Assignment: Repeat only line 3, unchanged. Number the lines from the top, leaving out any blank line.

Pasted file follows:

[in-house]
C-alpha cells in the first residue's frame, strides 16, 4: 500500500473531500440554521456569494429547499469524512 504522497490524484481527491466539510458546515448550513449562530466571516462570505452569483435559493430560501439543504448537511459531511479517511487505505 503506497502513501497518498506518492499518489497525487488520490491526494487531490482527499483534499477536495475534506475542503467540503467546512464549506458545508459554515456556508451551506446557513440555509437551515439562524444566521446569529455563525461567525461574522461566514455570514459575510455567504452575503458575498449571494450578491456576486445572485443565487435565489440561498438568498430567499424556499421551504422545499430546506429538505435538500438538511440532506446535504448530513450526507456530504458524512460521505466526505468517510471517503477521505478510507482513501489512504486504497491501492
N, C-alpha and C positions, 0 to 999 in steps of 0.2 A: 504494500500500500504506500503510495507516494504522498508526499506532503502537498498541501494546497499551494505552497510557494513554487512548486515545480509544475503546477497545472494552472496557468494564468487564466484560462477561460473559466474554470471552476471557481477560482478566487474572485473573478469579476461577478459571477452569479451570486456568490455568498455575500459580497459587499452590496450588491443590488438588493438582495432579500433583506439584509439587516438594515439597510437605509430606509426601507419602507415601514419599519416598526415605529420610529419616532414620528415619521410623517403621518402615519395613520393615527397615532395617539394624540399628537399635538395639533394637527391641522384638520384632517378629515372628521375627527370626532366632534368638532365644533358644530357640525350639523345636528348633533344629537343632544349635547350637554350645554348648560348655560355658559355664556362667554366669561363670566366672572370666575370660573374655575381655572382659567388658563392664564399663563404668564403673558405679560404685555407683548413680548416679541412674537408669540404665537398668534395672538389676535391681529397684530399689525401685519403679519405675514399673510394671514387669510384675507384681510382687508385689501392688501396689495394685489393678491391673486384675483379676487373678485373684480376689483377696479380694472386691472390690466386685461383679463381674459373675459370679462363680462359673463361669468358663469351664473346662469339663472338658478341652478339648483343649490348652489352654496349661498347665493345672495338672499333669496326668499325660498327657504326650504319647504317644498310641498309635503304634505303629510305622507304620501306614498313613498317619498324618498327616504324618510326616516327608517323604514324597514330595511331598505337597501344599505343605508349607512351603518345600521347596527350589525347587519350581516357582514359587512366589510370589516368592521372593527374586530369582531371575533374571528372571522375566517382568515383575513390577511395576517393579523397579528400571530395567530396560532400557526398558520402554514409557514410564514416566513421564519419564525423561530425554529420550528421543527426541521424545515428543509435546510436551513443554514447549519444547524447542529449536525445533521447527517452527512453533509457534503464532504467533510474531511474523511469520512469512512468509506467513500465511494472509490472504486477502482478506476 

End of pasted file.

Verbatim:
N, C-alpha and C positions, 0 to 999 in steps of 0.2 A: 504494500500500500504506500503510495507516494504522498508526499506532503502537498498541501494546497499551494505552497510557494513554487512548486515545480509544475503546477497545472494552472496557468494564468487564466484560462477561460473559466474554470471552476471557481477560482478566487474572485473573478469579476461577478459571477452569479451570486456568490455568498455575500459580497459587499452590496450588491443590488438588493438582495432579500433583506439584509439587516438594515439597510437605509430606509426601507419602507415601514419599519416598526415605529420610529419616532414620528415619521410623517403621518402615519395613520393615527397615532395617539394624540399628537399635538395639533394637527391641522384638520384632517378629515372628521375627527370626532366632534368638532365644533358644530357640525350639523345636528348633533344629537343632544349635547350637554350645554348648560348655560355658559355664556362667554366669561363670566366672572370666575370660573374655575381655572382659567388658563392664564399663563404668564403673558405679560404685555407683548413680548416679541412674537408669540404665537398668534395672538389676535391681529397684530399689525401685519403679519405675514399673510394671514387669510384675507384681510382687508385689501392688501396689495394685489393678491391673486384675483379676487373678485373684480376689483377696479380694472386691472390690466386685461383679463381674459373675459370679462363680462359673463361669468358663469351664473346662469339663472338658478341652478339648483343649490348652489352654496349661498347665493345672495338672499333669496326668499325660498327657504326650504319647504317644498310641498309635503304634505303629510305622507304620501306614498313613498317619498324618498327616504324618510326616516327608517323604514324597514330595511331598505337597501344599505343605508349607512351603518345600521347596527350589525347587519350581516357582514359587512366589510370589516368592521372593527374586530369582531371575533374571528372571522375566517382568515383575513390577511395576517393579523397579528400571530395567530396560532400557526398558520402554514409557514410564514416566513421564519419564525423561530425554529420550528421543527426541521424545515428543509435546510436551513443554514447549519444547524447542529449536525445533521447527517452527512453533509457534503464532504467533510474531511474523511469520512469512512468509506467513500465511494472509490472504486477502482478506476 